“The new technological development is a breakthrough in enabling the technology to be mobilized and allowing access to clean drinking water so that it is available anywhere in the world immediately and without any installation.”
The vehicle was developed according to American Red Cross and Federal Emergency Management Agency guidelines. It includes satellite communication capabilities, power sockets for charging communication device batteries, emergency accumulators for the supply of power, and storage for medical equipment.
An external water tank carrying up to 1,500 litres of water, a 500 litre fuel tank for long operations, emergency lighting and WiFi can also be added to the vehicle.
The ERV has already been deployed, providing clean water for emergency services fighting the deadly and destructive November 2018 wildfires in California.
Thanks to the Jerusalem Post for that one.
In that this vehicle is able to condense water out of water vapour in the air, it should be made available in all areas of our country, to be sent to any disaster situation at a moment’s notice. Let’s hope it will!
Due to recent events involving drones interfering with commercial air travel, the US Federal Aviation Administration is developing a strategy to allow wider use of counter-drone technologies across airports. In times of heightened UAV threats, the SPYNEL IR imaging camera provides an innovative approach that guarantees the ability to detect, track, and classify all types of drones.
Writing in Sensors|Online, Mathew Dirjish notes that the SPYNEL thermal imaging technology makes it impossible for a UAV to go unnoticed. Any object, hot or cold, will be detected by the 360° thermal sensor, day and night.
Driven by unique CYCLOPE intrusion detection software, the panoramic thermal imaging system tracks an unlimited number of targets to ensure that no event is missed over a long-range and wide surrounding area. SPYNEL is thus fully adapted to multi-target airborne threats like UAV swarming.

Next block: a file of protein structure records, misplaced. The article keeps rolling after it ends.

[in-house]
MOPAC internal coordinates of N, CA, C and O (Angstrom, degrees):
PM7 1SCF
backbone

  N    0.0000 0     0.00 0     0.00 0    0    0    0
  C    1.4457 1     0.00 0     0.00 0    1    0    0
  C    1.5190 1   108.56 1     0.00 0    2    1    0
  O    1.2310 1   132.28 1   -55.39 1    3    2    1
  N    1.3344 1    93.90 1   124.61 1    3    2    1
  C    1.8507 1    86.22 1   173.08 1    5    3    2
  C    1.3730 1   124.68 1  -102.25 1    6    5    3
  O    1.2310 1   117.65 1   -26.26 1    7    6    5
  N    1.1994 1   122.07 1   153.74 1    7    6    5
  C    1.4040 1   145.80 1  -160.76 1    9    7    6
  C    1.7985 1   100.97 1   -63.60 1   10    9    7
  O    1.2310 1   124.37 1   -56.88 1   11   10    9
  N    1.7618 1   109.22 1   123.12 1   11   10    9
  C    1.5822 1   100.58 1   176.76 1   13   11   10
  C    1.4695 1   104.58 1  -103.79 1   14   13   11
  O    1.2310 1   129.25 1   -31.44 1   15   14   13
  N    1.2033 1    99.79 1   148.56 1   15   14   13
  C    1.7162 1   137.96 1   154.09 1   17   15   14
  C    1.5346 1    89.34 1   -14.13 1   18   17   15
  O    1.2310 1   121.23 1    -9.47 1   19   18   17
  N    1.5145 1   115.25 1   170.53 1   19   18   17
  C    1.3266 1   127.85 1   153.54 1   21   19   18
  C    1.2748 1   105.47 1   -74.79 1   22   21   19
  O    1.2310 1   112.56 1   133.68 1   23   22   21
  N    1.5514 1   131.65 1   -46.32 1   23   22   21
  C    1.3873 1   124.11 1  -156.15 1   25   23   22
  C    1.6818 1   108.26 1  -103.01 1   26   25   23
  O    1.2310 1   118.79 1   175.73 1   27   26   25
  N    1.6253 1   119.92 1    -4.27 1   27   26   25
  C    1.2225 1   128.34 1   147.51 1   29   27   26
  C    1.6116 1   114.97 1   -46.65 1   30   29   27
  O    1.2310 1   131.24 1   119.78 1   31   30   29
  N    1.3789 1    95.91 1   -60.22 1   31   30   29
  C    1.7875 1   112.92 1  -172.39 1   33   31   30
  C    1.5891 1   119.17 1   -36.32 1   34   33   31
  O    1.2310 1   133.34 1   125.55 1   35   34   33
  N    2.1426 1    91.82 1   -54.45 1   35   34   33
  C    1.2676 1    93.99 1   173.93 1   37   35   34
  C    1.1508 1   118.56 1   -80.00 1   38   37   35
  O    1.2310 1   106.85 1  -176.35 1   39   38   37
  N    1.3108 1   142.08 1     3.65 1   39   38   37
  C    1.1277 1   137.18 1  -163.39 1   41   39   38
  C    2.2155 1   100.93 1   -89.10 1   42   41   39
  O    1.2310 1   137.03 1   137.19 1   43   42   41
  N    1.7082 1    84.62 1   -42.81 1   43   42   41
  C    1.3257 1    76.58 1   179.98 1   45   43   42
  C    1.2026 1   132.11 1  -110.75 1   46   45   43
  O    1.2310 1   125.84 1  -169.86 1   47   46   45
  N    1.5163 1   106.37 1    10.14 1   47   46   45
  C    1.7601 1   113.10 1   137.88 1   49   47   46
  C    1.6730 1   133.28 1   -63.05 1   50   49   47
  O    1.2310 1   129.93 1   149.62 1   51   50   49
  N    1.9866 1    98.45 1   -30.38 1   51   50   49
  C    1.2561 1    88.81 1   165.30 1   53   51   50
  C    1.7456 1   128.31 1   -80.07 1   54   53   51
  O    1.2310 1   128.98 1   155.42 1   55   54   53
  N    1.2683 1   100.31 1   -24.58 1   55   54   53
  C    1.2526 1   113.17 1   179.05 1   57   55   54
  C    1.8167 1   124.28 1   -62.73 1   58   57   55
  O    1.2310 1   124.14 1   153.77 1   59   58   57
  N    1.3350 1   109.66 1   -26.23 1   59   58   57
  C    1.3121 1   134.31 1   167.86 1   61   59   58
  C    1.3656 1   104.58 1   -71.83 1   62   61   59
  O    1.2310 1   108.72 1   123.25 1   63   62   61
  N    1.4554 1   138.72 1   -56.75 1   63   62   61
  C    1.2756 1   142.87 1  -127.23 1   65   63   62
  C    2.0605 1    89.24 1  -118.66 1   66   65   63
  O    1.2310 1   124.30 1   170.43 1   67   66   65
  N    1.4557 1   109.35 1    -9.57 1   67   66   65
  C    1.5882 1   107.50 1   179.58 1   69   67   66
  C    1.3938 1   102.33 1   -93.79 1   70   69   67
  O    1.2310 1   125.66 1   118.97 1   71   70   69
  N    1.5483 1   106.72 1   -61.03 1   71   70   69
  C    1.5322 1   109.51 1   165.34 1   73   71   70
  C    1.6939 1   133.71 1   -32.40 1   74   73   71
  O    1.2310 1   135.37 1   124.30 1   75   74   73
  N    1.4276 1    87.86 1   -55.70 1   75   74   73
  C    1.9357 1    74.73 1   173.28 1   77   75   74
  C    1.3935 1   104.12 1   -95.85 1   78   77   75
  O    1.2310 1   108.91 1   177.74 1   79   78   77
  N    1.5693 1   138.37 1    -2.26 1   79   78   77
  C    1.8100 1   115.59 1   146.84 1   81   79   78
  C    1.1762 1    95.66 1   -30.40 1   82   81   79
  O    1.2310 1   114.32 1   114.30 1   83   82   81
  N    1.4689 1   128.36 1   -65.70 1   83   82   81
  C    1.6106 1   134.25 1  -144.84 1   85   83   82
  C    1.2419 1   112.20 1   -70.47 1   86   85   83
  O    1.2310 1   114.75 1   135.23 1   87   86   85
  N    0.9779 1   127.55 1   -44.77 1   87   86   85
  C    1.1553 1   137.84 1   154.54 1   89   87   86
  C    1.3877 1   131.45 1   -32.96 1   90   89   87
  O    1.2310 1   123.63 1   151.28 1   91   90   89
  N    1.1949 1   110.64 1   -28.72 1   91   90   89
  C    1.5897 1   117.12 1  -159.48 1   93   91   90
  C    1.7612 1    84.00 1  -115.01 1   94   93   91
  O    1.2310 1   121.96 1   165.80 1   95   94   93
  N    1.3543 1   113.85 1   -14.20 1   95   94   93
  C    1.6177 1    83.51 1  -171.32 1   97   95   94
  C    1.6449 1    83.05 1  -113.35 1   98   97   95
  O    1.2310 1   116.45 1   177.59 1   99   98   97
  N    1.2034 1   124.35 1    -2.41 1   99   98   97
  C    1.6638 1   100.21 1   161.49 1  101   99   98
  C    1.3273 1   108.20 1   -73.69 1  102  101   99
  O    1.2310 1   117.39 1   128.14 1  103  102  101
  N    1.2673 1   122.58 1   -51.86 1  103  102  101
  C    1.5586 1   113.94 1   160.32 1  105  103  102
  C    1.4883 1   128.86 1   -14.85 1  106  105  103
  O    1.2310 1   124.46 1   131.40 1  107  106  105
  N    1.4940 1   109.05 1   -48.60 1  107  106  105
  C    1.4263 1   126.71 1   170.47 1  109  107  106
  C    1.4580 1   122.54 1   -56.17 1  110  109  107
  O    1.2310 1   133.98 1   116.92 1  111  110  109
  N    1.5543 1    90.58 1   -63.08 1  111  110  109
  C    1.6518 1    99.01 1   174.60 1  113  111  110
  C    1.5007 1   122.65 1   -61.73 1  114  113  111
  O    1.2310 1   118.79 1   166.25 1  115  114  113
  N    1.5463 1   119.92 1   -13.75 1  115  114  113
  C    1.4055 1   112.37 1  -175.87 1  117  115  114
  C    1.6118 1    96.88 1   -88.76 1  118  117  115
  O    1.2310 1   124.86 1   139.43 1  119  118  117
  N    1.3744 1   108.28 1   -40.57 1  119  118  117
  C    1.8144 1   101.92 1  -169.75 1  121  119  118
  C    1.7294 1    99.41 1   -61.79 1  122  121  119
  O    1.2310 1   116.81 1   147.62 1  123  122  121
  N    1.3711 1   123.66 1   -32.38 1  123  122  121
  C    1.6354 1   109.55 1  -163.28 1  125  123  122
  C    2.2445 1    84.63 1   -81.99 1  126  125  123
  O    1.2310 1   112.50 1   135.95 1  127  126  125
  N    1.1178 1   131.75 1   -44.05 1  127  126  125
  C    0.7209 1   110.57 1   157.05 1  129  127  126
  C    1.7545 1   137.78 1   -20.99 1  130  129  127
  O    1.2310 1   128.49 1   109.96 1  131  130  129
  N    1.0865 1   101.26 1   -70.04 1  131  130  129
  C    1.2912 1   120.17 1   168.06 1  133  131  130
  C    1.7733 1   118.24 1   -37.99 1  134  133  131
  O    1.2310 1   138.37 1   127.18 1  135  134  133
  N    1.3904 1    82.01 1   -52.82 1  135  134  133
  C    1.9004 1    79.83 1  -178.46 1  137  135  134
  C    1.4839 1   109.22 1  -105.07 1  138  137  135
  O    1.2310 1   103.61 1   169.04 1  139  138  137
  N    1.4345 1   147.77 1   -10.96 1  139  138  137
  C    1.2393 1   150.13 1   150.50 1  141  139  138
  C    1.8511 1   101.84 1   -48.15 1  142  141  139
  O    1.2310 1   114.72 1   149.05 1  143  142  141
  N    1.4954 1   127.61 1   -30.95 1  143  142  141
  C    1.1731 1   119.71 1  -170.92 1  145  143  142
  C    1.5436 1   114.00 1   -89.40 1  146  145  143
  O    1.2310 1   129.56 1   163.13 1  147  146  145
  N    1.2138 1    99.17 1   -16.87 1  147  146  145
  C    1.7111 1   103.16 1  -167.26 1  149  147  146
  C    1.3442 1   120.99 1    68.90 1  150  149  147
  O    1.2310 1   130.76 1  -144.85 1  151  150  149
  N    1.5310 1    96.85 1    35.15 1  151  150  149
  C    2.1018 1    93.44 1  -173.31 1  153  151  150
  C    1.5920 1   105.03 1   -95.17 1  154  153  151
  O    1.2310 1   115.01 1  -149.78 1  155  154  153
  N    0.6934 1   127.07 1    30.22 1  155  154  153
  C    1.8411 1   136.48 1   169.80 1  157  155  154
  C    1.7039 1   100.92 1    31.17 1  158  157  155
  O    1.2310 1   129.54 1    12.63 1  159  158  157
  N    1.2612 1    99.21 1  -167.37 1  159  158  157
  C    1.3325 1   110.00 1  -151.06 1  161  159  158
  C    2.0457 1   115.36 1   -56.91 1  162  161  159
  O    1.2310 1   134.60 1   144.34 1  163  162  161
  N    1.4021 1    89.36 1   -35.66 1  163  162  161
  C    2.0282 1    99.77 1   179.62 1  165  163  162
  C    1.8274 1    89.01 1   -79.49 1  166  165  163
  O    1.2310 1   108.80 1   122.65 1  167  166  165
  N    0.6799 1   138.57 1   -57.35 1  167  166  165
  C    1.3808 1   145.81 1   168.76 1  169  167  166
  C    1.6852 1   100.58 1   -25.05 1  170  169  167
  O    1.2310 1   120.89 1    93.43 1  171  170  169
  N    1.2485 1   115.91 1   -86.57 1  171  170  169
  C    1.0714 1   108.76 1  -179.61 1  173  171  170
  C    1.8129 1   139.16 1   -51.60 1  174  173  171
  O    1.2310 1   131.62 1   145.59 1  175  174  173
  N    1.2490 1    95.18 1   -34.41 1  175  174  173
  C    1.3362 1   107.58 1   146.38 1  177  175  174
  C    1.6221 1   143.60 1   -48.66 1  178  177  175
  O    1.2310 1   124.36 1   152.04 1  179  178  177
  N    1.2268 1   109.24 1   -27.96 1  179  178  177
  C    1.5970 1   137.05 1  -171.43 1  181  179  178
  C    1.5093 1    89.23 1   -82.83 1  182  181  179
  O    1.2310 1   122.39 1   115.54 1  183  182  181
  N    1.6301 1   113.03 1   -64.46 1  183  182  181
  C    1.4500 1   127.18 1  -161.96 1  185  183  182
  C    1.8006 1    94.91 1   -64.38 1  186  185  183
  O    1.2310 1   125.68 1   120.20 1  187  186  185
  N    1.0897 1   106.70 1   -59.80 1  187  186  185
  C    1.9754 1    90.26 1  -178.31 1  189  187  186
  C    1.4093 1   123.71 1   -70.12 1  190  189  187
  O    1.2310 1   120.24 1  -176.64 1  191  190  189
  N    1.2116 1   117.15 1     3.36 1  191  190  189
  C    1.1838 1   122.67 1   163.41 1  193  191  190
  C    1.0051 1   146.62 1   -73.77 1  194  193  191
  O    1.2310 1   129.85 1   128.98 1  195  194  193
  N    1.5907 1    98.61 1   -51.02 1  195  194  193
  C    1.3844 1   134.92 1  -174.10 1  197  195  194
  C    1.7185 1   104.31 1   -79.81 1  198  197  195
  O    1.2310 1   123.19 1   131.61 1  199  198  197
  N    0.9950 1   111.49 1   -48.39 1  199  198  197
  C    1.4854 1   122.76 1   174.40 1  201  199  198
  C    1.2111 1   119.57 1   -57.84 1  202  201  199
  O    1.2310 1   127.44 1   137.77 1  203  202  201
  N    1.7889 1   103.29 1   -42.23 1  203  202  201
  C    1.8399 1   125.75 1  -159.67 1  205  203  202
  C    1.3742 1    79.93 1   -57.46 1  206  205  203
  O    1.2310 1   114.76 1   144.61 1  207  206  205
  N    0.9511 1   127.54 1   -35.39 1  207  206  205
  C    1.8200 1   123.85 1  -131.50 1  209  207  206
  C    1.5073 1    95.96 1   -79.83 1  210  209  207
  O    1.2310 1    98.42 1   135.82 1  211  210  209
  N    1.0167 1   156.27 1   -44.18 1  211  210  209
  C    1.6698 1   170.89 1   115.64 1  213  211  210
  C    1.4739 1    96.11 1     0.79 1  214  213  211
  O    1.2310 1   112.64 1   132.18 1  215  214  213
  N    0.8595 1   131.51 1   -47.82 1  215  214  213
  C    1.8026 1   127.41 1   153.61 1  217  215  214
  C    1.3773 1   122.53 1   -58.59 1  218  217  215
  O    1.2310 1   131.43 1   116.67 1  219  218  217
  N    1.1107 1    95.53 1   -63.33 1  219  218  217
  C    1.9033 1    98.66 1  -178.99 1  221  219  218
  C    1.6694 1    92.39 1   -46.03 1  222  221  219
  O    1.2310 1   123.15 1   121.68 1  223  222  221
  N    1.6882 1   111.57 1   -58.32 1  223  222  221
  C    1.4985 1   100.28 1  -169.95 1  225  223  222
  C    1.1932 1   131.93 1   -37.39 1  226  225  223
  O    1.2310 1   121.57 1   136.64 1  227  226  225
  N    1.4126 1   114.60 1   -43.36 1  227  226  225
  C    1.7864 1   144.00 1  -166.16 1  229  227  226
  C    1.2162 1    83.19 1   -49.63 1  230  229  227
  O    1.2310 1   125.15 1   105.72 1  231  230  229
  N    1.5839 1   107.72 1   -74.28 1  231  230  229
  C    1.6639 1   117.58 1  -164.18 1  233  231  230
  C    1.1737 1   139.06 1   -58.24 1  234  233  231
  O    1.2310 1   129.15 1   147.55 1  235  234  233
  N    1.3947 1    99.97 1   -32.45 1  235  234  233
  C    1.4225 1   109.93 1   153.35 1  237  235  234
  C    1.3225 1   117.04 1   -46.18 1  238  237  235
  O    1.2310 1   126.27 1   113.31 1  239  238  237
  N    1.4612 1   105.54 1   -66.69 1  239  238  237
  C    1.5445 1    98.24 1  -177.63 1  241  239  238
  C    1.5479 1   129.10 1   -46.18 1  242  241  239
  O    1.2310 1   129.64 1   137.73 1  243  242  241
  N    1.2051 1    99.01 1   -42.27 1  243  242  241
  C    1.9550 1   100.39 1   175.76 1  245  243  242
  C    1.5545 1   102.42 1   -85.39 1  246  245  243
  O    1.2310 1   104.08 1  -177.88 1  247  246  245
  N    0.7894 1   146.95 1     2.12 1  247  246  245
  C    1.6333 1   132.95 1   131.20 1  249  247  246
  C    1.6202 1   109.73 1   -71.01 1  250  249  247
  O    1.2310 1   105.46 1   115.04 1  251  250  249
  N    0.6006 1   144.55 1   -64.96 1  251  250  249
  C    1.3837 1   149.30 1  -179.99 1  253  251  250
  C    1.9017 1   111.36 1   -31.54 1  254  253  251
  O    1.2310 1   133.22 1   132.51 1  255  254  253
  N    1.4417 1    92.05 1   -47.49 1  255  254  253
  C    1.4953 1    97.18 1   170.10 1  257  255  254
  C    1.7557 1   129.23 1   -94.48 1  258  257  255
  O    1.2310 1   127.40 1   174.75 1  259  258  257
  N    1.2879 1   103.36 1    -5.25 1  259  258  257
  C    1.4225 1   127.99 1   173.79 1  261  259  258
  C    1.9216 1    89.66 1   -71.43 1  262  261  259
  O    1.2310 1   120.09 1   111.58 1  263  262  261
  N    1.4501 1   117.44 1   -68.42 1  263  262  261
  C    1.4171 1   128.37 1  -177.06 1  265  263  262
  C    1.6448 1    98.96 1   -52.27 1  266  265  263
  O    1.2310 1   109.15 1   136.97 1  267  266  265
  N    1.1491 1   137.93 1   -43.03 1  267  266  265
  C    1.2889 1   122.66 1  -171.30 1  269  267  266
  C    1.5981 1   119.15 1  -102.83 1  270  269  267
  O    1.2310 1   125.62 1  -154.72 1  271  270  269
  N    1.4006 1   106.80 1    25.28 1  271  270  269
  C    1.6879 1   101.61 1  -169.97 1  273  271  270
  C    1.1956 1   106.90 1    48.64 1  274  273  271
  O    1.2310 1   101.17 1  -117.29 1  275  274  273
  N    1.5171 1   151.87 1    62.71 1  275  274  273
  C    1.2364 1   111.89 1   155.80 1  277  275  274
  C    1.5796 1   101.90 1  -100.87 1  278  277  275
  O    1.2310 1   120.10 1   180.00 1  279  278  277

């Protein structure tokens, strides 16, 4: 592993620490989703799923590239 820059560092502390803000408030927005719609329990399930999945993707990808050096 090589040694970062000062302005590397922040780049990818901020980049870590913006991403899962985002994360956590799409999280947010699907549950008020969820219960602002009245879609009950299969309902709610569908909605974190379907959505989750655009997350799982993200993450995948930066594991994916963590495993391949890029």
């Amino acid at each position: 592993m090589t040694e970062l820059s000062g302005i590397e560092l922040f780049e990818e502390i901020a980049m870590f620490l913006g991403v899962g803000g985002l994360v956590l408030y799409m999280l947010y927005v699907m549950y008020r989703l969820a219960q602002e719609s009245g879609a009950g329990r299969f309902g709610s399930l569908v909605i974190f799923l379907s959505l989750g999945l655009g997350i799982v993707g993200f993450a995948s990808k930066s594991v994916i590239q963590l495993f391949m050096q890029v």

SPYNEL is a multi-function sensor with a large field of view, enabling real-time surveillance of both airborne and terrestrial threats at the same time. The CYCLOPE automatic detection software provides advanced features to monitor and analyze the 360° high resolution images captured by SPYNEL sensors.
The ADS-B plugin enables aerial target identification and the aircraft ADS-B data can be fused with thermal tracks to differentiate an airplane from a drone. With the forensics analysis offering a timeline, sequence storage and playback possibilities, it is also possible to go back in time to analyze the behaviour of the threat since its first apparition on the CYCLOPE interface. Moreover, the latest CYCLOPE feature makes 3D passive detection by triangulation available, when using several SPYNEL sensors at the same time. The feature consists in analyzing the distance and the altitude of multiple targets, creating a kind of “protective bubble” around the airport.
A key advantage of the SPYNEL detection system for airport applications is that it is a fully passive technology, meaning it will not be a source of disturbance in the electromagnetic environment of the airport. Indeed, a concern often raised by air-safety regulators is that anti-drone systems designed to jam radio communications could interfere with legitimate airport equipment.
I’m sure airports like Gatwick will be quick to install this kind of surveillance system.
This is Dave Reece ZS1DFR reporting for HAMNET in South Africa.